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teemu

Forensics & The Fabled Chain Of Custody

I’m not very big into forensics any more, but occasionally I’ll get asked to take on a case or two, and whenever I do, the one thing that people always manage to seem to get wrong is the chain of custody.

Now for those of you who have no idea what I’m talking about here, here is the blurb from Wikipedia on Chain Of Custody.

Chain of custody (CoC) refers to the chronological documentation or paper trail, showing the seizure, custody, control, transfer, analysis, and disposition of evidence, physical or electronic. Because evidence can be used in court to convict persons of crimes, it must be handled in a scrupulously careful manner to avoid later allegations of tampering or misconduct which can compromise the case of the prosecution toward acquittal or to overturning a guilty verdict upon appeal. The idea behind recording the chain of custody is to establish that the alleged evidence is in fact related to the alleged crime, rather than having, for example, been planted fraudulently to make someone appear guilty.”

I have seen so many cases through the years, where a single has just gone and asked a user to please shutdown their PC, and then taken it away from them, jumped in a cab, and as it was late, taken the PC home with them for the night. Then the next morning, they’ll walk into my office and ask me to do forensics on the host, as the user in question has been doing x,y and z wrong on company property and they want to fire them and prosecute. It’s very hard trying to explain to senior management, that while, I can do the forensics for you, and I’m sure that I’ll find something, can you please just prove to me that you didn’t put it there to frame the person? This usually results with the same old conversation, that kind of goes along these lines.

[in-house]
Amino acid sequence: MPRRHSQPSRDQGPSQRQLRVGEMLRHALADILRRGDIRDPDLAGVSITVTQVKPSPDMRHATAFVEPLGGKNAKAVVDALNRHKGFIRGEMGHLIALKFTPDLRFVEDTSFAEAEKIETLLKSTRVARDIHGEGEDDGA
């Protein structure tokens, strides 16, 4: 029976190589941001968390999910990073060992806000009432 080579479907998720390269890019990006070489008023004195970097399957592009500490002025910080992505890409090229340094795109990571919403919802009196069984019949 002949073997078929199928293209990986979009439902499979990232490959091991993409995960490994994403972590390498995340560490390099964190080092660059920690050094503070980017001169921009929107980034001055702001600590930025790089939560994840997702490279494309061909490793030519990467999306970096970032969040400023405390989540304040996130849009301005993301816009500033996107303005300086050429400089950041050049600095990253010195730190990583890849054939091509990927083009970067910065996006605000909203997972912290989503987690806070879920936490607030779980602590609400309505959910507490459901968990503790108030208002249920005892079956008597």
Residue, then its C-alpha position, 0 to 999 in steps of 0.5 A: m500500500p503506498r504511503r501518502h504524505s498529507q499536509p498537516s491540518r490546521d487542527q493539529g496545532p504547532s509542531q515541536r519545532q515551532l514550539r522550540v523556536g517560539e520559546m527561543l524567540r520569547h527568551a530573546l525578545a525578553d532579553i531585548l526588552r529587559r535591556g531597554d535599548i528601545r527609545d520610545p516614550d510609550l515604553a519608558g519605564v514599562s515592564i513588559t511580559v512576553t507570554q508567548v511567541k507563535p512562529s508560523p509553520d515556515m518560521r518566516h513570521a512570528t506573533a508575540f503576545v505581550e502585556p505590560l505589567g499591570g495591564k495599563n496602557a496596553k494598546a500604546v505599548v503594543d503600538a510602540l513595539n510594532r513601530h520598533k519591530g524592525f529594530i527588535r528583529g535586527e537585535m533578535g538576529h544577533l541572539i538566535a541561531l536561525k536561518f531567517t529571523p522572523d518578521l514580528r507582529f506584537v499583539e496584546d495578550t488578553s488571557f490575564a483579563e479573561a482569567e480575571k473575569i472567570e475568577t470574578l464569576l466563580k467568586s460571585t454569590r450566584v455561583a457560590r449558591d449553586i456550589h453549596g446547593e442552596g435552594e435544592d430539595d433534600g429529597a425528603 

Manager: “Of course I didn’t put it there! I’m a senior manager, why would I do that, what do I stand to gain?”

Me: “Well, it could be that you just don’t like this person, or on a personal level, they’ve done something to upset you”

Manager: “Well, I’m telling you that I didn’t put anything on his PC, and I’m a senior manager! So get started with the forensics asap, and let me know!”

Me: “You seem very defensive, it sounds like you may be hiding something?”

Manager: “I am not hiding anything, I just want you to prove that he was doing something wrong so that I can fire him and then get legal to prosecute!”

Me: “Okay, I’ll do what I’ve been asked. Just remember though, I’m a IT Security guy, and you sound guilty to me, even though you may not be, imagine what a lawyer would do with you? We have forensics procedures, that are visible to the entire company in regards to bringing in user’s PC’s, next time can you please take the time to read these?”

The senior manager then usually storms out of the office.

Following proper procedures for forensics purposes is of the utmost importance, as if you do need to lay charges you need to be able to prove that you did everything by the book. If you don’t have detailed procedures for your in-house forensics, maybe now is the time to start thinking about writing some…

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